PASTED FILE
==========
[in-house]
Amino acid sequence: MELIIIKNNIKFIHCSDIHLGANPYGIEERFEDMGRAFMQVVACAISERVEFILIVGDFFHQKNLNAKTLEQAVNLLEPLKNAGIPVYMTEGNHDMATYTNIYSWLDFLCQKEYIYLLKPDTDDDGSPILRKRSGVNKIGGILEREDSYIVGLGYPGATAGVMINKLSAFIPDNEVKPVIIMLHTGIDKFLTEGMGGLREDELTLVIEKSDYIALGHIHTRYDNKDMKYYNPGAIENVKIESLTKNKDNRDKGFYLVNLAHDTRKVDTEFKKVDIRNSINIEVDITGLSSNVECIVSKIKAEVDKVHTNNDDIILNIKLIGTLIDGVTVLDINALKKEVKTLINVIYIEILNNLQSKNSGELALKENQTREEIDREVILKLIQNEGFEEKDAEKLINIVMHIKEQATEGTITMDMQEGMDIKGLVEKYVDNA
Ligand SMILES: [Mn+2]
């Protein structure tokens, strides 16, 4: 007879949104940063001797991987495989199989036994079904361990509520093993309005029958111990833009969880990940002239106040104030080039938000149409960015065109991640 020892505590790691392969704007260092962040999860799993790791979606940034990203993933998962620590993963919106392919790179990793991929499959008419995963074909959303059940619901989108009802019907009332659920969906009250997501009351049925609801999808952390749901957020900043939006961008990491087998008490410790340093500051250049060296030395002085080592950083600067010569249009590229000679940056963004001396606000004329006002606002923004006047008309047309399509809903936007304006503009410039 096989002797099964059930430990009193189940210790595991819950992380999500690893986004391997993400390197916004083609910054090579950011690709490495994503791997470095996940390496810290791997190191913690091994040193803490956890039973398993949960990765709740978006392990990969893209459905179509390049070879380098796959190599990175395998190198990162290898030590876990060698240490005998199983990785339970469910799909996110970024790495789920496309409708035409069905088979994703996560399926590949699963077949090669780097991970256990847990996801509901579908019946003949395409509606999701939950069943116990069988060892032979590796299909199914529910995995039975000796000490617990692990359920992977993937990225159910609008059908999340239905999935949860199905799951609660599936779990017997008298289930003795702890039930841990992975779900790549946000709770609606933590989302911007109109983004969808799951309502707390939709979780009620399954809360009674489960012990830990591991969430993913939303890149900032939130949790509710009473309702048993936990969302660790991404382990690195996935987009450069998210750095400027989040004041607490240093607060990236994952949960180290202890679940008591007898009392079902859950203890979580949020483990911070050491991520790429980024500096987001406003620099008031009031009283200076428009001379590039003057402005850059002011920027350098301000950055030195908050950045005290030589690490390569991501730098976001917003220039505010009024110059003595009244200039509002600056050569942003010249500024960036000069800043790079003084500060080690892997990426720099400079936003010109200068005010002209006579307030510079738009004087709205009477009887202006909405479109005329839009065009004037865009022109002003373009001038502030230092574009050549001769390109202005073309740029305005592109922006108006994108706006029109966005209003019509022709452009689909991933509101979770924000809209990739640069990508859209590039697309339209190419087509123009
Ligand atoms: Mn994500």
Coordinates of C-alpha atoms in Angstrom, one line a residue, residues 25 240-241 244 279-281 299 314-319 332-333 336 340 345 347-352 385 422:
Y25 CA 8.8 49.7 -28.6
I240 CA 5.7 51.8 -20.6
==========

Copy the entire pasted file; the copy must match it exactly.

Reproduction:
[in-house]
Amino acid sequence: MELIIIKNNIKFIHCSDIHLGANPYGIEERFEDMGRAFMQVVACAISERVEFILIVGDFFHQKNLNAKTLEQAVNLLEPLKNAGIPVYMTEGNHDMATYTNIYSWLDFLCQKEYIYLLKPDTDDDGSPILRKRSGVNKIGGILEREDSYIVGLGYPGATAGVMINKLSAFIPDNEVKPVIIMLHTGIDKFLTEGMGGLREDELTLVIEKSDYIALGHIHTRYDNKDMKYYNPGAIENVKIESLTKNKDNRDKGFYLVNLAHDTRKVDTEFKKVDIRNSINIEVDITGLSSNVECIVSKIKAEVDKVHTNNDDIILNIKLIGTLIDGVTVLDINALKKEVKTLINVIYIEILNNLQSKNSGELALKENQTREEIDREVILKLIQNEGFEEKDAEKLINIVMHIKEQATEGTITMDMQEGMDIKGLVEKYVDNA
Ligand SMILES: [Mn+2]
């Protein structure tokens, strides 16, 4: 007879949104940063001797991987495989199989036994079904361990509520093993309005029958111990833009969880990940002239106040104030080039938000149409960015065109991640 020892505590790691392969704007260092962040999860799993790791979606940034990203993933998962620590993963919106392919790179990793991929499959008419995963074909959303059940619901989108009802019907009332659920969906009250997501009351049925609801999808952390749901957020900043939006961008990491087998008490410790340093500051250049060296030395002085080592950083600067010569249009590229000679940056963004001396606000004329006002606002923004006047008309047309399509809903936007304006503009410039 096989002797099964059930430990009193189940210790595991819950992380999500690893986004391997993400390197916004083609910054090579950011690709490495994503791997470095996940390496810290791997190191913690091994040193803490956890039973398993949960990765709740978006392990990969893209459905179509390049070879380098796959190599990175395998190198990162290898030590876990060698240490005998199983990785339970469910799909996110970024790495789920496309409708035409069905088979994703996560399926590949699963077949090669780097991970256990847990996801509901579908019946003949395409509606999701939950069943116990069988060892032979590796299909199914529910995995039975000796000490617990692990359920992977993937990225159910609008059908999340239905999935949860199905799951609660599936779990017997008298289930003795702890039930841990992975779900790549946000709770609606933590989302911007109109983004969808799951309502707390939709979780009620399954809360009674489960012990830990591991969430993913939303890149900032939130949790509710009473309702048993936990969302660790991404382990690195996935987009450069998210750095400027989040004041607490240093607060990236994952949960180290202890679940008591007898009392079902859950203890979580949020483990911070050491991520790429980024500096987001406003620099008031009031009283200076428009001379590039003057402005850059002011920027350098301000950055030195908050950045005290030589690490390569991501730098976001917003220039505010009024110059003595009244200039509002600056050569942003010249500024960036000069800043790079003084500060080690892997990426720099400079936003010109200068005010002209006579307030510079738009004087709205009477009887202006909405479109005329839009065009004037865009022109002003373009001038502030230092574009050549001769390109202005073309740029305005592109922006108006994108706006029109966005209003019509022709452009689909991933509101979770924000809209990739640069990508859209590039697309339209190419087509123009
Ligand atoms: Mn994500």
Coordinates of C-alpha atoms in Angstrom, one line a residue, residues 25 240-241 244 279-281 299 314-319 332-333 336 340 345 347-352 385 422:
Y25 CA 8.8 49.7 -28.6
I240 CA 5.7 51.8 -20.6